The death of the book has been predicted for centuries. There were those who thought that the invention of printing heralded the end of civilisation. Cinema, radio and television have all been presented as the murderers of our most treasured cultural icon. The Internet is the latest suspect to hold the smoking gun.
The problem is that this is a murder without a victim. More books are being published than ever before. The mass media of the twentieth century have generated print, not destroyed it. Books derived from movies and broadcasts groan on the shelves of bookshops throughout the world. Newspapers are filled with stories about media people, both in reality and in the soapy world, which they inhabit. Far from killing the book, the media have been one of its saviours.
Computing, and the development of the Internet, may be different. Some books are indeed being replaced by electronic media. Who wants to use a twenty-volume encyclopaedia when information can be retrieved instantaneously from a CD-ROM?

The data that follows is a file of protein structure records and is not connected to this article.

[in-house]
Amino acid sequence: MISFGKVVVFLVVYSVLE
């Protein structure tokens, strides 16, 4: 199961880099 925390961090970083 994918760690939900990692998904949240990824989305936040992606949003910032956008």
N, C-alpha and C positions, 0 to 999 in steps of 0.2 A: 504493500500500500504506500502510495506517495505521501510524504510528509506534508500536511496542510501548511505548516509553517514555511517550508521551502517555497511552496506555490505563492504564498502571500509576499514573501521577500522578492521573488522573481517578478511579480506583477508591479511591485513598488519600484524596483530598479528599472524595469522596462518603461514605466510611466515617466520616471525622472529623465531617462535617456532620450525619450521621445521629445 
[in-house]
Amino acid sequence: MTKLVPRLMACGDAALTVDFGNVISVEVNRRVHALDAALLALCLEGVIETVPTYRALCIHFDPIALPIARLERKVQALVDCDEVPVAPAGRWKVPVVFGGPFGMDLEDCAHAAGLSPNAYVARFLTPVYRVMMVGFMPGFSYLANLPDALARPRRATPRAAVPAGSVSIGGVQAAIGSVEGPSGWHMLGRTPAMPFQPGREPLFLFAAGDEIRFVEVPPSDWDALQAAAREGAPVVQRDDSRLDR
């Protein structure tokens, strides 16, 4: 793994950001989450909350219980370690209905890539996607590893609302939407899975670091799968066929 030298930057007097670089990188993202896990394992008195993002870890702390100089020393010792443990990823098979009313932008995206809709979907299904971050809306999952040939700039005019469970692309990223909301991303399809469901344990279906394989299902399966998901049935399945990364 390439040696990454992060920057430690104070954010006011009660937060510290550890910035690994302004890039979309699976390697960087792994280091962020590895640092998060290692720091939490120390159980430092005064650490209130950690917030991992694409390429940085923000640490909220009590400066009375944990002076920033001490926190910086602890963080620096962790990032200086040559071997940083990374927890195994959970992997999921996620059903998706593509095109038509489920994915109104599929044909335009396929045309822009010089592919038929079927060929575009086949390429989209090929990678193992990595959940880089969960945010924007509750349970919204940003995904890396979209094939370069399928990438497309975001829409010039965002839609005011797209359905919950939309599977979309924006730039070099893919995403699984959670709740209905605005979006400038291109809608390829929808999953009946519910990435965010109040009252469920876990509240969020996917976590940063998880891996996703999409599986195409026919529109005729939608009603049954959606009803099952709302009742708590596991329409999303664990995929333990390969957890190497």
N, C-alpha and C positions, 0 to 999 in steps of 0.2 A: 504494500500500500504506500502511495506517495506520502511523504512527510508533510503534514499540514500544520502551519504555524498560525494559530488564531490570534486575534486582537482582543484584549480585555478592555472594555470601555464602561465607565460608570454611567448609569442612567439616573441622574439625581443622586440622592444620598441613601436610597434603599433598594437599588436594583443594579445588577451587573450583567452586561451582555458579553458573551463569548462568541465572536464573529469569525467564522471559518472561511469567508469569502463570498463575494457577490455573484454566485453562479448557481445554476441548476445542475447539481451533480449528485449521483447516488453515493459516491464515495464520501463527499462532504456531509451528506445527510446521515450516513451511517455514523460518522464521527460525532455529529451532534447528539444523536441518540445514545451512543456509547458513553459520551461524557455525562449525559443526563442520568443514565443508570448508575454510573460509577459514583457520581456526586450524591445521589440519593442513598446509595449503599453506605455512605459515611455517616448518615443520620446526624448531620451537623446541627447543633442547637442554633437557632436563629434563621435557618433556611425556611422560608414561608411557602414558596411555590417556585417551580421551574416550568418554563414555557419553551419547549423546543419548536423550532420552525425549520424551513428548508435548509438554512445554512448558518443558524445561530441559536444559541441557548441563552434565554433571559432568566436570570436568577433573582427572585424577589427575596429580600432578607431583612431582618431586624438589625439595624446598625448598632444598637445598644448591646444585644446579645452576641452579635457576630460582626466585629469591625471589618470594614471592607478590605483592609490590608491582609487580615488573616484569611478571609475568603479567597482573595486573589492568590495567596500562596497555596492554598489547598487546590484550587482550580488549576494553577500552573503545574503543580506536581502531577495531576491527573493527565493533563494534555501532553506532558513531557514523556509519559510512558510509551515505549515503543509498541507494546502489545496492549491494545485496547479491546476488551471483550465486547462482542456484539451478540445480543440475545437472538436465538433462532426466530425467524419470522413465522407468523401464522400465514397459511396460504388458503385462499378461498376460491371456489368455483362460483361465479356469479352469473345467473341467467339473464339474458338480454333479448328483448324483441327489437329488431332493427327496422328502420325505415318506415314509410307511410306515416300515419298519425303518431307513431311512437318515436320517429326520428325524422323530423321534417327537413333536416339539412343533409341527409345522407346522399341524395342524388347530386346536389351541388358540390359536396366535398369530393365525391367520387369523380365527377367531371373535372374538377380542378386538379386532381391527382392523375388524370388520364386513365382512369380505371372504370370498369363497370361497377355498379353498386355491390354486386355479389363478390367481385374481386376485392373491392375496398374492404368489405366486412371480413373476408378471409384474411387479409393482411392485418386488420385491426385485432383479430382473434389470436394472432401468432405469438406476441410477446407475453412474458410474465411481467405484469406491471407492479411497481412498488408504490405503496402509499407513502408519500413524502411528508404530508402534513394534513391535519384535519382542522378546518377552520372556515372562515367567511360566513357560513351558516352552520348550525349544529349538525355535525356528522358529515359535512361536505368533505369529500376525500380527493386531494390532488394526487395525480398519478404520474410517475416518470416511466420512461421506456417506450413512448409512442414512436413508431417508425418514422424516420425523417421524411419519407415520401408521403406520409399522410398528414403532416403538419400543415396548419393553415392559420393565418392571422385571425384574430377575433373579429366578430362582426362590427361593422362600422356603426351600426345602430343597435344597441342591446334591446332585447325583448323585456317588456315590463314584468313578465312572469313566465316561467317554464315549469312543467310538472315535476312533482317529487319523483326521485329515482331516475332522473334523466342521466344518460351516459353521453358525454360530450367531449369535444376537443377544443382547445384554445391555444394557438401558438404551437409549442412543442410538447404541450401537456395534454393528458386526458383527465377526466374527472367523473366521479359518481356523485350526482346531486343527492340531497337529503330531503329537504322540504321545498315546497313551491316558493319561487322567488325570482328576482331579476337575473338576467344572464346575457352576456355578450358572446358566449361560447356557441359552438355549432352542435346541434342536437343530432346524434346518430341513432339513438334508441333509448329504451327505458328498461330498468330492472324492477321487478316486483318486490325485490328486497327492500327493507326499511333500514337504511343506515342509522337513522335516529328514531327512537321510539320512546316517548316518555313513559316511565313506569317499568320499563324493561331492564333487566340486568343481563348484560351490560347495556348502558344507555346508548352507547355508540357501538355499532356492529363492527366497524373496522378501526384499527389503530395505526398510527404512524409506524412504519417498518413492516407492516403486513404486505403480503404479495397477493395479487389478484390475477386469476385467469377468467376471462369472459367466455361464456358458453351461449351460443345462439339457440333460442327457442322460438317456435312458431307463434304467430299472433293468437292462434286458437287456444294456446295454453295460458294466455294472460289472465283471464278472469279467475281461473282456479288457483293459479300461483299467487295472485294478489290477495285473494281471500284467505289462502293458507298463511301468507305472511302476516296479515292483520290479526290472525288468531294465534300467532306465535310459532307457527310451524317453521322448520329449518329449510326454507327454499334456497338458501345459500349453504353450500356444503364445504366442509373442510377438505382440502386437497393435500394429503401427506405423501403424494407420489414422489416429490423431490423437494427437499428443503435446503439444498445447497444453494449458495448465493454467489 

Why should a lawyer spend time (and a client's money) searching through massive tomes, when what is sought can be found in seconds from a database? But no one will lie in bed reading a novel from a CD-ROM. Even with laptops, electronic books are not easily transportable.
This medium, so powerful and so pervasive, has its limits just like any other. It is, of course, the greatest revolution in communications since the invention of printing and arguably comparable in its impact with the invention of writing itself. The marriage of computing and telecommunications has finally broken the tyrannies of time and distance to which we have been subjected since the dawn of time. But reading — and the books, magazines and newspapers that we read — still have a part to play. They will continue to instruct, amuse, influence and infuriate for decades and centuries to come.
(from Sure, abridged)